Students taking University 100 this year are discussing Ta-Nehisi Coates’ “Between the World and Me,” but there’s no doubt that they’ll be bringing that discussion out of the classroom as well, for Coates hits hard and unapologetic on his views of what it means to be black in America with no answers guaranteed.
Drawing inspiration from James Baldwin’s “The Fire Next Time,” published in 1963, the memoir of Coates’ formative experiences is structured as a letter to his teenage son, Samori.
In an America that watched as unarmed black teenage boys were shot dead by police, the narrative serves to bring consciousness to his son’s weary mind. With sympathy and solidarity, Coates paints–or rather takes a snapshot, as photographic likeness better captures the authenticity of his bleak reality–his personal eyewitness of this certain plight. The destruction of black bodies, at the hands of what Coates describes as “the Dream,” is not only American tradition, but American heritage, which Samori is forced to inherit. Out of sheer necessity his child is endowed with the responsibility to protect his body.
To the atheistic Coates, “the spirit and soul are the body and brain, which are destructible–that is precisely why they are so precious.” The lack of spirituality in his belief systems actually launches his points further, as they’re able to reach a larger audience. The key to Coates’ impact is that he is roughly unapologetic in his reminder to his son that this violence is visceral. The fear is visceral.
Perhaps one of the more moving passages in the book is Coates’ break down of the sight, sound and feeling of this fear dormantly observed by the young author in his Baltimore neighborhood.
Coates attributes the destruction of black bodies to the machine of violence and looting which is the American Dream. Students have long discussed and dissected the American Dream in classrooms at CSUN, but Coates’ perspective buries any notions of existing integrity in this euphemistic philosophy, an extreme rarely touched upon in discussion. He seeks to address the angst felt in desiring something that is forever out of grasp when he boldly states, “for so long I have wanted to escape into the Dream, to fold my country over my head like a blanket. But this has never been an option because the Dream rests on our backs, the bedding made from our bodies.”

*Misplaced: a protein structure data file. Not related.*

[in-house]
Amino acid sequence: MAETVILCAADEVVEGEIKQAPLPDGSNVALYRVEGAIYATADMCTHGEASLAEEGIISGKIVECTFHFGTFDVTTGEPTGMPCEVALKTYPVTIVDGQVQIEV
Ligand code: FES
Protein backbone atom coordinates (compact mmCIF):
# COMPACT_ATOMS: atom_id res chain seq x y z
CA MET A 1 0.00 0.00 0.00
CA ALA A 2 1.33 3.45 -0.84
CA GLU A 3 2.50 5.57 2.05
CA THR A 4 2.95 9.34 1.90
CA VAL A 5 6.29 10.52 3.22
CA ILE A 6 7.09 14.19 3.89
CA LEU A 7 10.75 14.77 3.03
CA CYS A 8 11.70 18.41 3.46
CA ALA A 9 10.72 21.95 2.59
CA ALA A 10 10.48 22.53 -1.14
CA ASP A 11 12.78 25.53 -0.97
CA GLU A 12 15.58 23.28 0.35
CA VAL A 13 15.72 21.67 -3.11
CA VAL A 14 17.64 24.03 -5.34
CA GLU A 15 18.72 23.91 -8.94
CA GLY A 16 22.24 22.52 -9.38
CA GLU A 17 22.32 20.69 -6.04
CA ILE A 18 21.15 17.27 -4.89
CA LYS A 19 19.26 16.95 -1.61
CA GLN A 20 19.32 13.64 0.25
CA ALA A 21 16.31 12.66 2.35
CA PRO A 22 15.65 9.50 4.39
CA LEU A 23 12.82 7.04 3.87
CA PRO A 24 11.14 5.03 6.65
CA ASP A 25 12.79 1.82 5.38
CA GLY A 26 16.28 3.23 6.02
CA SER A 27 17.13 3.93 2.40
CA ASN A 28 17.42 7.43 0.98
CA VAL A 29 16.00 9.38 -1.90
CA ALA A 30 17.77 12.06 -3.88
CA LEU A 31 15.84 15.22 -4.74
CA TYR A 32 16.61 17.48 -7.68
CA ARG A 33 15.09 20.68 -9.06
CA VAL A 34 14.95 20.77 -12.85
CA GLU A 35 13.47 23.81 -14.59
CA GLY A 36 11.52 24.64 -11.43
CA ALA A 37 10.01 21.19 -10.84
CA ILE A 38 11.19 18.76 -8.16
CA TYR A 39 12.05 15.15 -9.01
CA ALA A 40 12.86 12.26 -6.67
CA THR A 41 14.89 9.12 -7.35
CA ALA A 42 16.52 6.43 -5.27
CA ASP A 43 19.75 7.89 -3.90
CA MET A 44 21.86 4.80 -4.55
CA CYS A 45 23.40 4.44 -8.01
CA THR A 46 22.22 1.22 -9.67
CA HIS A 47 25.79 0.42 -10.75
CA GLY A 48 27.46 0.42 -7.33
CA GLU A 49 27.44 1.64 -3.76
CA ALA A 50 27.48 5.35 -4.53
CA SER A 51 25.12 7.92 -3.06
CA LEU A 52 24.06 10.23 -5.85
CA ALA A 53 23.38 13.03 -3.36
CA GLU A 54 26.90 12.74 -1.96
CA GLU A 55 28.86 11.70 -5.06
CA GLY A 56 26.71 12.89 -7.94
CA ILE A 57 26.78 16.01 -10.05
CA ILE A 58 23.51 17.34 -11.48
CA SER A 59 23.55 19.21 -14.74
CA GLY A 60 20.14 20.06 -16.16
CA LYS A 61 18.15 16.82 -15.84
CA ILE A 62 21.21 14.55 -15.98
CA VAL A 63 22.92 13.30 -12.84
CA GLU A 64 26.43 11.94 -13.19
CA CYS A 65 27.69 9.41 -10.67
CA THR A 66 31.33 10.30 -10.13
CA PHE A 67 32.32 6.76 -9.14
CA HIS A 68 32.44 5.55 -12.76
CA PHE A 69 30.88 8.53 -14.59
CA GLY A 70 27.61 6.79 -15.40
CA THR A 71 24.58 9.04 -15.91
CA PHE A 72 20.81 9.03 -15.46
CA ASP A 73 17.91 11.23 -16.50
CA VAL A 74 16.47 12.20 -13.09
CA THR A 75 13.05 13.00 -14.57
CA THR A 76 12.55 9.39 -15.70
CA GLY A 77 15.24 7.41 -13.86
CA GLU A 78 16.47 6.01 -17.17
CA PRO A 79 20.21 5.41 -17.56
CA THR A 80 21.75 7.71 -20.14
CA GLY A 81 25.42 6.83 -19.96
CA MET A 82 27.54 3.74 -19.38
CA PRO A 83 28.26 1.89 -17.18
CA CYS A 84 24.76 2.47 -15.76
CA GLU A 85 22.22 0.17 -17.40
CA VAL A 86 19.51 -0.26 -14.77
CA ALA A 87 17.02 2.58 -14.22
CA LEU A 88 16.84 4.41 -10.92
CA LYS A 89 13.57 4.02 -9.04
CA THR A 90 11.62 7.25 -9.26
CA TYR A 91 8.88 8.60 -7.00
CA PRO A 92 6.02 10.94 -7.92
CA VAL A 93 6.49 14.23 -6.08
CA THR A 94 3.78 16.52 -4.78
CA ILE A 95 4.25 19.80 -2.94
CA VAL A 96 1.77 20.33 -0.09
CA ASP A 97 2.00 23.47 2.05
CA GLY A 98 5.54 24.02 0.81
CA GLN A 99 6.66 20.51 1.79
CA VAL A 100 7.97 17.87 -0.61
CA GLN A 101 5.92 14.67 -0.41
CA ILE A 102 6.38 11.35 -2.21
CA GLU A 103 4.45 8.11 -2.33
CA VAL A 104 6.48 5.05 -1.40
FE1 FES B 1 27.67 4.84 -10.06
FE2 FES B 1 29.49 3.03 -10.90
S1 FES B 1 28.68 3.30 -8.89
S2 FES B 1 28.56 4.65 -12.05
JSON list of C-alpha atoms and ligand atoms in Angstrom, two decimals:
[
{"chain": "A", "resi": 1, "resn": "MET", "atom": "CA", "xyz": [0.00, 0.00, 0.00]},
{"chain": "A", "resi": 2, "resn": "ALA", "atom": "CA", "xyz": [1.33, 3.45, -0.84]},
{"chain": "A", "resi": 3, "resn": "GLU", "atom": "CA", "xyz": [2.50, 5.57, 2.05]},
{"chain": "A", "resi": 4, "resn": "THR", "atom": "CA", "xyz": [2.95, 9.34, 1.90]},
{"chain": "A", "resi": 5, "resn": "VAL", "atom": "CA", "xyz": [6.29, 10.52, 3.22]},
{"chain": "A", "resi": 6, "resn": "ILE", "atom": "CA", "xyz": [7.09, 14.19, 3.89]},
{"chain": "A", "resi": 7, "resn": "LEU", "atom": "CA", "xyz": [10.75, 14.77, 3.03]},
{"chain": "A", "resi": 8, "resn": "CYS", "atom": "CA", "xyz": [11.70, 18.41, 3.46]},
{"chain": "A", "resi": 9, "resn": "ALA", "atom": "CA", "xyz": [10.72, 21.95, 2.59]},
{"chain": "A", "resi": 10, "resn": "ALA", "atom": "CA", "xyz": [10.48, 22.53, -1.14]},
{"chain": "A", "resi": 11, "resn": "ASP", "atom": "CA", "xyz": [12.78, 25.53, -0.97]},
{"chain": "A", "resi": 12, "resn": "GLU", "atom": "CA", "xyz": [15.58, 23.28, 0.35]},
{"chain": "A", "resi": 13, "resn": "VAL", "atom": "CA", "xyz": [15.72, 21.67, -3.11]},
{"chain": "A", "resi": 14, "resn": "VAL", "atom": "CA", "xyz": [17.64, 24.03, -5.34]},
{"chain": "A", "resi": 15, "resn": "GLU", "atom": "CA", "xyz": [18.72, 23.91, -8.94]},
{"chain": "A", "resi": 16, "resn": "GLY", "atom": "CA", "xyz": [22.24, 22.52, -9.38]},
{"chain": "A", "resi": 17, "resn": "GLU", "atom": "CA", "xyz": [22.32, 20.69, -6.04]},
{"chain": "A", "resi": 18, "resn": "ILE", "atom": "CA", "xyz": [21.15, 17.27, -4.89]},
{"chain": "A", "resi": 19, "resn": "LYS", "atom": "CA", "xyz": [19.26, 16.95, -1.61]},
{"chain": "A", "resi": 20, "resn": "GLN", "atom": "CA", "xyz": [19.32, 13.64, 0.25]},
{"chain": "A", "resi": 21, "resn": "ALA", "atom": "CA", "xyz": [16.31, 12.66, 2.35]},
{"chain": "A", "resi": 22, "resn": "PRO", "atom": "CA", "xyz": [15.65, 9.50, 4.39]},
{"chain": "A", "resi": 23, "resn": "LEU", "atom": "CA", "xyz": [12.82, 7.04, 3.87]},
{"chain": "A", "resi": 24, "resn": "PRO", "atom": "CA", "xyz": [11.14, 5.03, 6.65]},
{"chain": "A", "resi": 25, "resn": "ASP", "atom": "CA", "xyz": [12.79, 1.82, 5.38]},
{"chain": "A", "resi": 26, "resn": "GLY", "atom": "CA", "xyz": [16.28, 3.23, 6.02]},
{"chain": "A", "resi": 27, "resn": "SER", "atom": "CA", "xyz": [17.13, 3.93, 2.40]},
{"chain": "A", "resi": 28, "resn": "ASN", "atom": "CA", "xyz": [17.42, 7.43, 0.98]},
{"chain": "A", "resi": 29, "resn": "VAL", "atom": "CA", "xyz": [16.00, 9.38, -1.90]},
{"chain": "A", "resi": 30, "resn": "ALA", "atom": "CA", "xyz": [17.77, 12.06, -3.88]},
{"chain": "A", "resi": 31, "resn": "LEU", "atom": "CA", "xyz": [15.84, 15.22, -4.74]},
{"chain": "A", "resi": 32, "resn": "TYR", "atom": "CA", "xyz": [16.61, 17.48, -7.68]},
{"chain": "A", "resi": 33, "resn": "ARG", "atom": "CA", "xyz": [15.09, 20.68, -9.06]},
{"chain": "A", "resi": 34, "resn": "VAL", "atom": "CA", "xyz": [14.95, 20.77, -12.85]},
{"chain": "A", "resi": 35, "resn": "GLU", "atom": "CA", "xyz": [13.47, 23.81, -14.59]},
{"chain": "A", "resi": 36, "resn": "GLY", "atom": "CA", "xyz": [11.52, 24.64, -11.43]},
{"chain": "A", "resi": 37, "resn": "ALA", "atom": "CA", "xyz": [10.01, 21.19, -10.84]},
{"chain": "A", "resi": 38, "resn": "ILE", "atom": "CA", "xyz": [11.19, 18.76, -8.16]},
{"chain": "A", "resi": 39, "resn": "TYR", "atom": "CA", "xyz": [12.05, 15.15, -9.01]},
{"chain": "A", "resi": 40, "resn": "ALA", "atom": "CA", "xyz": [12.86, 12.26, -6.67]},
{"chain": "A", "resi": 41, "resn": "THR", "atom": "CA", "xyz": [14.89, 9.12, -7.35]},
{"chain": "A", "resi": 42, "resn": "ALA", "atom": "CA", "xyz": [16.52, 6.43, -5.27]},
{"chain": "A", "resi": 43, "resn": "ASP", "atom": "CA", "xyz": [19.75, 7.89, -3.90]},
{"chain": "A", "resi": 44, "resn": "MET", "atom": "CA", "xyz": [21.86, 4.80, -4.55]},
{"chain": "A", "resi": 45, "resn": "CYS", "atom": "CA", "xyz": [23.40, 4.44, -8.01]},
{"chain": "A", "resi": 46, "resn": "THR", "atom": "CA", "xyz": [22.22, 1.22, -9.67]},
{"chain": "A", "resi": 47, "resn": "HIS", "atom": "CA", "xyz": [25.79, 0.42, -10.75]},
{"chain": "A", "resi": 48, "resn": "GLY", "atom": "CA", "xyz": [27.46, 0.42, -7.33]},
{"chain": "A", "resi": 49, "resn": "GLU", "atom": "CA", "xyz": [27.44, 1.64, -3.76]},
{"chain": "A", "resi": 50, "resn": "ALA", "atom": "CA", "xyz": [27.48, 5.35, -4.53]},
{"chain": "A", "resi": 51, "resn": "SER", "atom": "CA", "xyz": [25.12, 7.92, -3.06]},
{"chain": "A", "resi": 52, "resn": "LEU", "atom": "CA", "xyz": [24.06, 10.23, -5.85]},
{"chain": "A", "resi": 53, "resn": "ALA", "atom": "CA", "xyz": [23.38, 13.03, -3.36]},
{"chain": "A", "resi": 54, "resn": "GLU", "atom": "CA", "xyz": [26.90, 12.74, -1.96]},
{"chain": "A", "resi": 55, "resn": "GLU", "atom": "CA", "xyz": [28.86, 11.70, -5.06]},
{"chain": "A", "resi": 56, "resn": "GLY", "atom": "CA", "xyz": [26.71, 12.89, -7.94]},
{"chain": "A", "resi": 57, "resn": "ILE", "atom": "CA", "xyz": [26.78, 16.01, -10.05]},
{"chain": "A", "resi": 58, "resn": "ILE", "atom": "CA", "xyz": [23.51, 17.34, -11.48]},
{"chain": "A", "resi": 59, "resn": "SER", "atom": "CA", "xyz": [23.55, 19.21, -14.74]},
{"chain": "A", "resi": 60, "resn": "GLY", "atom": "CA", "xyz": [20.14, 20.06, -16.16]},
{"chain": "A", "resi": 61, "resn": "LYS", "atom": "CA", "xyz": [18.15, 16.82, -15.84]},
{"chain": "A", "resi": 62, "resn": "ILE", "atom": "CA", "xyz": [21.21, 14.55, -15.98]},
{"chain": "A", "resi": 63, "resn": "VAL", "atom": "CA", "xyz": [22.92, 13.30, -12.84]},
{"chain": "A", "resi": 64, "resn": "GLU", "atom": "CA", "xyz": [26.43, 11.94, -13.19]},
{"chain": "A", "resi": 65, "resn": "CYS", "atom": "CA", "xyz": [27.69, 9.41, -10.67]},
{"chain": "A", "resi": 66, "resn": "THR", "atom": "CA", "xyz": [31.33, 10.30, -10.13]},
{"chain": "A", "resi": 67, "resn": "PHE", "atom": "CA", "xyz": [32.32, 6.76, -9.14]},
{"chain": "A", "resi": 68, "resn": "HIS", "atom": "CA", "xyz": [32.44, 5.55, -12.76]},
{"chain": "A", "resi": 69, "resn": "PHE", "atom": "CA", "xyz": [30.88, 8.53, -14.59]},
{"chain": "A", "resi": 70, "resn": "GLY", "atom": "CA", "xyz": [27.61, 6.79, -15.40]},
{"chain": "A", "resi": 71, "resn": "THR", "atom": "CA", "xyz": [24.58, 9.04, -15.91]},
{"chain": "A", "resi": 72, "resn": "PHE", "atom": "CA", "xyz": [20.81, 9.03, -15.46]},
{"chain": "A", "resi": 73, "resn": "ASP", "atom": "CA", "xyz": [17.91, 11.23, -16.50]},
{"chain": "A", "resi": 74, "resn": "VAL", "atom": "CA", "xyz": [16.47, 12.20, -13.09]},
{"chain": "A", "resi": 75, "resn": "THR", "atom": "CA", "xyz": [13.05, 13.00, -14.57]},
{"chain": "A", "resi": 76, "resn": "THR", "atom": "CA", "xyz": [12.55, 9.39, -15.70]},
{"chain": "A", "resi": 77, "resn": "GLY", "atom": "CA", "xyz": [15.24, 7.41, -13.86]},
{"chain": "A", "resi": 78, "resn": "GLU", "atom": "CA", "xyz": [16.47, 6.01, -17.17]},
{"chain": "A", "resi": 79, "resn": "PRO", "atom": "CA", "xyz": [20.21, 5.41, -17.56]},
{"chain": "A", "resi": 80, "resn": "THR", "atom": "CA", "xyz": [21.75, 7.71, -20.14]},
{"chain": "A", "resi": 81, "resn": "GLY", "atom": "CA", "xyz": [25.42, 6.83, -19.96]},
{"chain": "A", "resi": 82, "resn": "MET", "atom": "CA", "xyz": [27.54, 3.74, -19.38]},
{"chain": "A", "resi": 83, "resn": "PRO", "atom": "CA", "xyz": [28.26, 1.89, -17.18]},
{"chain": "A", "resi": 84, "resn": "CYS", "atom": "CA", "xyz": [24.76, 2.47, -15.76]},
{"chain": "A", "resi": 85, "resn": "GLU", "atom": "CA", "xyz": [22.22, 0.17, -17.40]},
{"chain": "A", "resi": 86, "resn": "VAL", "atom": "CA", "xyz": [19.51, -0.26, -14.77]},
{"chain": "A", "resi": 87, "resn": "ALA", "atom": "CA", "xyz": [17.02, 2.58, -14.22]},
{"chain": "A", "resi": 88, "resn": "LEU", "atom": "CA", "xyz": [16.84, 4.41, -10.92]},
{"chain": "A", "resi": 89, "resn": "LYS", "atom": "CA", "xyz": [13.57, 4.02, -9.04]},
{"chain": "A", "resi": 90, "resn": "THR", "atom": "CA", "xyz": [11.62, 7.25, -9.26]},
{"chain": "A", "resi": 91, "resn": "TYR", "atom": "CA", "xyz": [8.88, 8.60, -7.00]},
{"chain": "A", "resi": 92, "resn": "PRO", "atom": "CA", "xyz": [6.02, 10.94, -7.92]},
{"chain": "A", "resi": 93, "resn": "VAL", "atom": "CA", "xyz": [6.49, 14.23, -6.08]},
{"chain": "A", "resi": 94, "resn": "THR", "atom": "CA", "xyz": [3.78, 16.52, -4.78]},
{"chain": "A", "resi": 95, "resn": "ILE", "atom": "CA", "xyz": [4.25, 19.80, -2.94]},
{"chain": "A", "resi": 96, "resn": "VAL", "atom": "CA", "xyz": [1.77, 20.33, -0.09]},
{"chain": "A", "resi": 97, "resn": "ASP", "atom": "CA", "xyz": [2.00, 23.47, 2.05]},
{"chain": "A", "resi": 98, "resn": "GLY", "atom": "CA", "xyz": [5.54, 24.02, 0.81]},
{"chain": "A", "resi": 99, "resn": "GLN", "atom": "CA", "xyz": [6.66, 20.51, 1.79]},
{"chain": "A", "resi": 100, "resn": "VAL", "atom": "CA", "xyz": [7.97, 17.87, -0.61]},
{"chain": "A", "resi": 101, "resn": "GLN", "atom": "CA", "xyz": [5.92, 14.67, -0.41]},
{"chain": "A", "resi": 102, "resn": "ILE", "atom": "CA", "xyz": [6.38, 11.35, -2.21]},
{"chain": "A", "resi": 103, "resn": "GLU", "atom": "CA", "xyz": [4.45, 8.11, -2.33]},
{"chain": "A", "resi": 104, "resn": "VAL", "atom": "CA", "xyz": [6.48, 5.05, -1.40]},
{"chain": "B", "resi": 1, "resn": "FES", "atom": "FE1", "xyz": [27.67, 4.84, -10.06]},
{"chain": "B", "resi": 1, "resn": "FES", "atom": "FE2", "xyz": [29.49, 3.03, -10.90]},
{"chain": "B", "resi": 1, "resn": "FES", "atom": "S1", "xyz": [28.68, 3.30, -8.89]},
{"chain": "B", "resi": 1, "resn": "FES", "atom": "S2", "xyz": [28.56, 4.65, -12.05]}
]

Along with the expectations, Coates deconstructs the mythology of race. “Race,” he says “is the child of racism, not the father.” To this, Coates confronts “people who believe themselves to be white,” a provocative angle which addresses the barriers that are built upon defining a group of people. Touching back to the importance of the visceral, he describes how “all our phrasing–race relations, racial chasm, racial justice, racial profiling, white privilege, even white supremacy–serves to obscure that racism is a visceral experience.” This is radically different than how most classes go about discussing racism, and will surely topple convention over, a much-needed action.
Though Coates nears in heavily on the physical, he encompasses the mind and its liberation into this focus. Perhaps one of the only conventions that Coates seems to agree upon is the long-lived claim that the process of questioning will always hold greater value than the answers themselves. An education, not from an institution but from his own grandmother and from the “open, unending, free” library, is crucial in awakening consciousness. He declares that “the pursuit of knowing was freedom.” This sentiment is almost universally understood by the college student, but one to consider when discussing the author’s sparing use of optimism. Critical and doubtful of the change that one person can make upon the world, Coates is nonetheless hopeful in the change that one person can make upon their mind. This is not to say that Coates did it all himself, as he admits to “never achiev[ing] anything alone.” He pays tribute to the many artists that shaped his education such as Bubber Miley, Otis Redding, Sam and Dave, C.K. Williams, Ethelbert Miller, and Kenneth Carroll. If Coates is not yet on a young writer’s formative authors list, then he will be in the future.
Hope would be an inappropriate conclusion to the book, and so Coates chooses to dedicate the third and final part to the mother of Prince Jones, a classmate of Coates, that was shot by police of Prince George’s county. Though traces of hope exist, Coates rather urges his son to struggle and to go on struggling, not for the oppressors but for himself and all the elements of memory and tribute for his family and his name. To end the book the way he does is to successfully execute the intentions of his message. He does not tuck the reader into bed with the blankets of hope, but rather jolts the reader awake.
This book is available in the Matador Bookstore or on Amazon for $15. For more literature by Ta-Nehisi Coates, see ‘The Beautiful Struggle’ or ‘We Were Eight Years in Power: An American Tragedy.’